You are also right about not knowing what we had. Having coworkers you know and trust, and docs too, is a valuable thing. You don't realize it until you're working where no one knows or trusts you, and you know that you are on your own, and no one has your back. That is probably the most stressful thing about this new assignment. I'm sure that seasoned travelers are used to that, but it's a first for me, and it was unexpected.

    Thanks a bunch, you helped me a lot, even if it was just making me rethink everything that I wrote this morning. :-)
    sheronep and nursinadream like this.
  6. 2
    Quote from NCtravelJen
    NurseRies, thanks for your perspective. It's good to know that I'm not the only one feels this way. I too, love exploring and traveling, but the work is definitely not enjoyable. It could definitely be worse though. I think am just having "growing pains". And stressing about the money. You are right about having so much invested into doing this. I've been talking about it for years, and spent a good part of last year preparing for finally doing it. And when I did it, I wanted to go "all the way", by taking an assignment thousands of miles from home where none of us have ever been before, in a hospital ten times bigger than any one I've ever worked in, and in a big city when I've lived in a small town my whole life. I thought that if I eased into it by taking an assignment close to home at first it wouldn't really be "travel nursing", and I was afraid I might lose my nerve to do this if I didn't pull the trigger while I had the momentum. So here I am, in Phoenix, holding my own working in a huge teaching hospital.I'm good at what I do. I'm not overwhelmed, just spoiled, I think. I'm in my mid 40's and this workload is kicking my a$$, LOL. Where I came from, I had it made, but I was not challenged, and I was in a rut. I can do this. I am doing it. And I know that if I stick it out, I will be a better person for it.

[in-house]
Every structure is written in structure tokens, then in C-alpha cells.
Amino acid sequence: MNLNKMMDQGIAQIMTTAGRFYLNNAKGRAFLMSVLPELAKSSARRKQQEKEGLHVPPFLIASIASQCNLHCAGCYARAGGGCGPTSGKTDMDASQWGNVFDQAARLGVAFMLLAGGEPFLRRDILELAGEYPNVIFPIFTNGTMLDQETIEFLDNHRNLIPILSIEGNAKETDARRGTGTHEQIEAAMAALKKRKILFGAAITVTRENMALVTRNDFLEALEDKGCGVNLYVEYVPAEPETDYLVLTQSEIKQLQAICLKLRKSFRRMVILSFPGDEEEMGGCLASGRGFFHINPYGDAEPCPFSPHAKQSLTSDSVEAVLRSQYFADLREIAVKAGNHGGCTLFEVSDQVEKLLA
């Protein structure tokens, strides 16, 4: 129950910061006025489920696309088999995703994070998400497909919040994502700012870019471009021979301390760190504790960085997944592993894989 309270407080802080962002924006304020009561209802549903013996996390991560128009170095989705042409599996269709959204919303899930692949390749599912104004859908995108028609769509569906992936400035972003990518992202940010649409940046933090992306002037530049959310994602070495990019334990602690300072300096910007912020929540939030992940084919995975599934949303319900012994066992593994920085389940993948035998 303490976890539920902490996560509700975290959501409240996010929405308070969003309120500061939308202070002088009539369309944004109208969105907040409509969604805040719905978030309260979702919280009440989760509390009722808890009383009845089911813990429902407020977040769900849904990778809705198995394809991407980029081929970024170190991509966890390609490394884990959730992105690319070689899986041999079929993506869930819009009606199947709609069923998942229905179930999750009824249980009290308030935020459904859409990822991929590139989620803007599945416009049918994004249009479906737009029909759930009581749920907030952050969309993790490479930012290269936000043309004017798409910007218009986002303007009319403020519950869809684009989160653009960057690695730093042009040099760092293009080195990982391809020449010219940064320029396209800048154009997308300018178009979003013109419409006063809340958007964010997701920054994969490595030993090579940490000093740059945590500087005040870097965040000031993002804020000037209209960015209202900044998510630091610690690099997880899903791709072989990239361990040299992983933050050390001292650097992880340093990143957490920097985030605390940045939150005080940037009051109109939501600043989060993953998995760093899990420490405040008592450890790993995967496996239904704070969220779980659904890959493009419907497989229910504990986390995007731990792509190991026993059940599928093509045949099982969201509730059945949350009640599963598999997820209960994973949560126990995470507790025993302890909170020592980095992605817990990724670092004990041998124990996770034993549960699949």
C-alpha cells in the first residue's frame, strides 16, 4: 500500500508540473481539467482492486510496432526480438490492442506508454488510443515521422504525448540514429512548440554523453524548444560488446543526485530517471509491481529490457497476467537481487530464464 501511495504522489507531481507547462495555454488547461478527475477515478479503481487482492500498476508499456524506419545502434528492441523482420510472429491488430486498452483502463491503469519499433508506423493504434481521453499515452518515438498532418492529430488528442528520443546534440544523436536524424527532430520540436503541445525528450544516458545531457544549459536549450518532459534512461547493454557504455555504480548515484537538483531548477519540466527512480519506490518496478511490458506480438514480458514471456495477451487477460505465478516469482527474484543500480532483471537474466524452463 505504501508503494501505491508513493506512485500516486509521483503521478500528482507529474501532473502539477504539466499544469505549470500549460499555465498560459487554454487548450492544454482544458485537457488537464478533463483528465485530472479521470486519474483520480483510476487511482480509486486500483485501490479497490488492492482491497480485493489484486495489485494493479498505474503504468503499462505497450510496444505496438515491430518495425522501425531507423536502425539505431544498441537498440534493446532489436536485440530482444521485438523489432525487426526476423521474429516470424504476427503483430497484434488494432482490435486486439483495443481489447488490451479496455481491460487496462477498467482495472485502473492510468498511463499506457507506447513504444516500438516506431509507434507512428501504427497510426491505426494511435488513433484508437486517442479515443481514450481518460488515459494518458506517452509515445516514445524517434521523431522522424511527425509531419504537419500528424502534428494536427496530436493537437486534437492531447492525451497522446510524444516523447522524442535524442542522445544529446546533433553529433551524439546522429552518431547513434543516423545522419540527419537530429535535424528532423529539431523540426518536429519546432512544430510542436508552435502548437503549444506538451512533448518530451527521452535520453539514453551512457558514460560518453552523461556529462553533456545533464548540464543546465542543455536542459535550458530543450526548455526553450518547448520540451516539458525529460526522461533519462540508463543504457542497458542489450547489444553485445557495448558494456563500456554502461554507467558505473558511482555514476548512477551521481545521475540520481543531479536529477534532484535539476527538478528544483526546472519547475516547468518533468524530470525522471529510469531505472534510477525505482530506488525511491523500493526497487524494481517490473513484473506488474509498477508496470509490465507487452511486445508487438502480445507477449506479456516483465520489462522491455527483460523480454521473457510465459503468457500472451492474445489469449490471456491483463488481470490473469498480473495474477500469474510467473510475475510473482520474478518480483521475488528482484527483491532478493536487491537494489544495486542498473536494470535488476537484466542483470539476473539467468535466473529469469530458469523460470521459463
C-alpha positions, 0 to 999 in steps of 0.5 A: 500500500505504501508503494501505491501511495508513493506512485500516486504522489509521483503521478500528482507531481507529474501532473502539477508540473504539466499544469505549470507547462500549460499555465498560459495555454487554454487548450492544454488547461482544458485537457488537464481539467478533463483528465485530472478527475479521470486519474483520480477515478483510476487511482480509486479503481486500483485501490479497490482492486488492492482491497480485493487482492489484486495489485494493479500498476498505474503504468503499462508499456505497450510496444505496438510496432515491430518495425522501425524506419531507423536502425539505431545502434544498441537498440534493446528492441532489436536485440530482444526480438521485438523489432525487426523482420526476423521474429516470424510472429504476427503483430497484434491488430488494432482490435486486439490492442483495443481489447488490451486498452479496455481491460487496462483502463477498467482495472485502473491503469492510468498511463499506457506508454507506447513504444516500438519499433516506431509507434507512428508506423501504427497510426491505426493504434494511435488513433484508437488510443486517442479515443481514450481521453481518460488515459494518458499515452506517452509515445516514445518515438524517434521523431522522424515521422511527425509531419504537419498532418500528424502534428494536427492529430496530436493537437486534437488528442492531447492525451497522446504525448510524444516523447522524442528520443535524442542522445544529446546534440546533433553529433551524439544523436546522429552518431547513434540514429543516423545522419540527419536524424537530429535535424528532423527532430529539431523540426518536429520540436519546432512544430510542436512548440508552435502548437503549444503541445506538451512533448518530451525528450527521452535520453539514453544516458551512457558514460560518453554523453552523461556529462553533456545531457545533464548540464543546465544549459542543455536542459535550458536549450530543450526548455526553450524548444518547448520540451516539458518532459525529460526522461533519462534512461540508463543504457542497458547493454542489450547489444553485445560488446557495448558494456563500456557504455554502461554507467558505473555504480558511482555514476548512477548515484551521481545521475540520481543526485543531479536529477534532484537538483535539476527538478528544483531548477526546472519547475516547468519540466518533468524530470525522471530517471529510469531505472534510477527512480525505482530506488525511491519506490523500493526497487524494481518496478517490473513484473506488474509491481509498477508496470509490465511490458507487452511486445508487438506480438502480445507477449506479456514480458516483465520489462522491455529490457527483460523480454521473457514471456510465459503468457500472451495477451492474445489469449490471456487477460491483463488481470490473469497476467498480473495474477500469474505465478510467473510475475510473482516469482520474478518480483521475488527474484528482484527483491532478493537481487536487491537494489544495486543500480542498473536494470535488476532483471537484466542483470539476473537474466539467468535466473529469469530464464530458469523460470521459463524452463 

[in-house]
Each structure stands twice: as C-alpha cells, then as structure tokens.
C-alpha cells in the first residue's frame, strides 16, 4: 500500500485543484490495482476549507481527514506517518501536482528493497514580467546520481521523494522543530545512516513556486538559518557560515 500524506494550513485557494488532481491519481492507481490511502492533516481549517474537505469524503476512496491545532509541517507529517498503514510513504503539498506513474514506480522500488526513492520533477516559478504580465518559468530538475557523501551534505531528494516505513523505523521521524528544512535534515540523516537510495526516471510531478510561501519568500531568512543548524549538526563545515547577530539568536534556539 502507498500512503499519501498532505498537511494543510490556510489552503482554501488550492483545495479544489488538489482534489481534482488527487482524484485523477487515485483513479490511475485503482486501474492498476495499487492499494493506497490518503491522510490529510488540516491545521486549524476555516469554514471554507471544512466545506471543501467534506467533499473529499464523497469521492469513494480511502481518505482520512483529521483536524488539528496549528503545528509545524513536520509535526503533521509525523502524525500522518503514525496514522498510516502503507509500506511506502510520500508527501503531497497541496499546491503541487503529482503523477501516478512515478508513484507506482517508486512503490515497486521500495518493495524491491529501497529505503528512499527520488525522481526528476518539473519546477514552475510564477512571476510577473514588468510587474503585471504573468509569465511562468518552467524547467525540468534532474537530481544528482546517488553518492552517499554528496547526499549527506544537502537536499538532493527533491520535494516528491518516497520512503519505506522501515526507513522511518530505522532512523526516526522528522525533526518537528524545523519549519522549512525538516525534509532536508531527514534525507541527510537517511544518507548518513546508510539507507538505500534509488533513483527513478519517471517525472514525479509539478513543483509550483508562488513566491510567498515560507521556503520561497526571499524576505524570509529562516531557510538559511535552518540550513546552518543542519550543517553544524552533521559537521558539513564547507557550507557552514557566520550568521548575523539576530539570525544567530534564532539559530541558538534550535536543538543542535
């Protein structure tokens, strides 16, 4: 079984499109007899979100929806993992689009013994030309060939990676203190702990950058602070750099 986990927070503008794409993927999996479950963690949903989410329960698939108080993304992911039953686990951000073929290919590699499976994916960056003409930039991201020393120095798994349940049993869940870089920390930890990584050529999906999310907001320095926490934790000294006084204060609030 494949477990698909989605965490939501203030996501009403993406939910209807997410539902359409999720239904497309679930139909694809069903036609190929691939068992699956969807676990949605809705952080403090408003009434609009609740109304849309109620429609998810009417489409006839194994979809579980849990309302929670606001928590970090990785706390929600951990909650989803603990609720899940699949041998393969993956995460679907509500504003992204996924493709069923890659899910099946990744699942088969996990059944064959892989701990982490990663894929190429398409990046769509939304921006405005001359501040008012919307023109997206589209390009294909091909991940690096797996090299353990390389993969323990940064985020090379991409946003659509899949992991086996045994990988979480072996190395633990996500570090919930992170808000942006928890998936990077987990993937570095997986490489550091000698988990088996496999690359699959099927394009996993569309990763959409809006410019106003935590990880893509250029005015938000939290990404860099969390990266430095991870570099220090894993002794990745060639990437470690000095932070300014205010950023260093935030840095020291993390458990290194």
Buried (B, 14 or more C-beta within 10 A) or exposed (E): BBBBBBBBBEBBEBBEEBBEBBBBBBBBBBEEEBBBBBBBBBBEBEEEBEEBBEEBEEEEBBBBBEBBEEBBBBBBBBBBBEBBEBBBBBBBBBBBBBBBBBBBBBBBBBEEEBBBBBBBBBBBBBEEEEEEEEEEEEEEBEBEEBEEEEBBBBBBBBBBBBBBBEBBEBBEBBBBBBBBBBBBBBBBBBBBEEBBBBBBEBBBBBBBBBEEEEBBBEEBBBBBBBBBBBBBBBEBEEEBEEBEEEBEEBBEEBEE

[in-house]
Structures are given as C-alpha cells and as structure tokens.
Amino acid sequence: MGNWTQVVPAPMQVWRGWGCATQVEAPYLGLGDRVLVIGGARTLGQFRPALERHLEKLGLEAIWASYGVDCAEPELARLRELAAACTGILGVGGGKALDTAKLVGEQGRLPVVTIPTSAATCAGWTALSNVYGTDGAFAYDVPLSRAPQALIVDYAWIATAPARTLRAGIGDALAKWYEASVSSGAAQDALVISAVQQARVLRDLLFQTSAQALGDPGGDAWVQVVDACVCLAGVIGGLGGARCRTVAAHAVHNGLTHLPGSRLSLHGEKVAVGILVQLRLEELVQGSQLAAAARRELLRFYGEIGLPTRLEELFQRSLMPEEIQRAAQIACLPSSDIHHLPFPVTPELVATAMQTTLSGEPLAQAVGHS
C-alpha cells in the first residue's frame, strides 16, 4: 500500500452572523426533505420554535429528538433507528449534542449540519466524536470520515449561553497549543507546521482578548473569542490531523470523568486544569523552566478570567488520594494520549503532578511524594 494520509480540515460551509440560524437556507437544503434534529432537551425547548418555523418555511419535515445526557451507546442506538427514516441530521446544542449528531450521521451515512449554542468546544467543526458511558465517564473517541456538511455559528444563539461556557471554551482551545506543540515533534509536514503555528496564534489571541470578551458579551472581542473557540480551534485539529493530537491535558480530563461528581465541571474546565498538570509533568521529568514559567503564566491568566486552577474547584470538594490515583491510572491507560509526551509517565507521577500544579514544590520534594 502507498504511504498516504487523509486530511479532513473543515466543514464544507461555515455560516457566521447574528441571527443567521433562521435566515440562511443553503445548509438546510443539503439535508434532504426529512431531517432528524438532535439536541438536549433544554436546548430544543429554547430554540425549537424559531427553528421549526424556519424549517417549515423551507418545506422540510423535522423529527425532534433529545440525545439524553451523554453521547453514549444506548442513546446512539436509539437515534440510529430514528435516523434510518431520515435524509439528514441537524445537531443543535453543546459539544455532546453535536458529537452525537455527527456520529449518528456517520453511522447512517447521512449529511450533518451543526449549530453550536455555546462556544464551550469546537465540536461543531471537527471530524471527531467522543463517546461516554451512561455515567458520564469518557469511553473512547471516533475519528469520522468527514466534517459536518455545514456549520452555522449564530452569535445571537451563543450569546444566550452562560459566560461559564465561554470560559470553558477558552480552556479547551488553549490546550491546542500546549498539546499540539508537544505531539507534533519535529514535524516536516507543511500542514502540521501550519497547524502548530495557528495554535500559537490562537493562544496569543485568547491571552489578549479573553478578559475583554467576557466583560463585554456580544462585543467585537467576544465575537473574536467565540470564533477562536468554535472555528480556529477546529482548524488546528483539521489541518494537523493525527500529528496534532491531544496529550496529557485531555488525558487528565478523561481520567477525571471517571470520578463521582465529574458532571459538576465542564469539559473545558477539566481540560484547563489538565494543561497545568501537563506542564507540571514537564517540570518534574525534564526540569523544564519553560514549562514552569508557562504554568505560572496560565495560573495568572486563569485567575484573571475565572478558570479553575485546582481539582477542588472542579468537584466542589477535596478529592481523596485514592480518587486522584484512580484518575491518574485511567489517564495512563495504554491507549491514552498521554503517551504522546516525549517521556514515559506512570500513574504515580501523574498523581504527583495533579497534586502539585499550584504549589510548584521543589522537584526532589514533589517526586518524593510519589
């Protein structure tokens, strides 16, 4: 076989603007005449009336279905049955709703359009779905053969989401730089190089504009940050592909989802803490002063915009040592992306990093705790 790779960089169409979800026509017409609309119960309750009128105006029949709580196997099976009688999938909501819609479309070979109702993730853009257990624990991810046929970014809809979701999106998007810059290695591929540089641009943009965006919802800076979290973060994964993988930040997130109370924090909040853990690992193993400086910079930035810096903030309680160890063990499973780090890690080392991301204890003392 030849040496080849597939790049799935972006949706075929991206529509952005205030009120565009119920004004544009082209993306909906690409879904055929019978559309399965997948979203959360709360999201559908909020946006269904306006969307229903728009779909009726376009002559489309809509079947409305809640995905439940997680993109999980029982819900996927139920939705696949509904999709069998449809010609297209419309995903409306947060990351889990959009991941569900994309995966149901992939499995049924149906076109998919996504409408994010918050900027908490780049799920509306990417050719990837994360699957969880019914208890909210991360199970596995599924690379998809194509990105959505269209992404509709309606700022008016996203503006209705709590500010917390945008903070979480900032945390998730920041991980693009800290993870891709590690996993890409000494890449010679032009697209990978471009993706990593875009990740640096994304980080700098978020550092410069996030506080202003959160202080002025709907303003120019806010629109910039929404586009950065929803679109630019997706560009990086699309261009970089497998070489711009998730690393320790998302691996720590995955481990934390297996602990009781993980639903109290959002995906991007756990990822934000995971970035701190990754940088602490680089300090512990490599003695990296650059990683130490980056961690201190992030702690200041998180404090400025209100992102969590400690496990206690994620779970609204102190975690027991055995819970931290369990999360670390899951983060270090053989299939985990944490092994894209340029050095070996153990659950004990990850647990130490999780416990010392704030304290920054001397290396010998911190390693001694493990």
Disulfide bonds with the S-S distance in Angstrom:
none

You are also right about not knowing what we had. Having coworkers you know and trust, and docs too, is a valuable thing. You don't realize it until you're working where no one knows or trusts you, and you know that you are on your own, and no one has your back. That is probably the most stressful thing about this new assignment. I'm sure that seasoned travelers are used to that, but it's a first for me, and it was unexpected.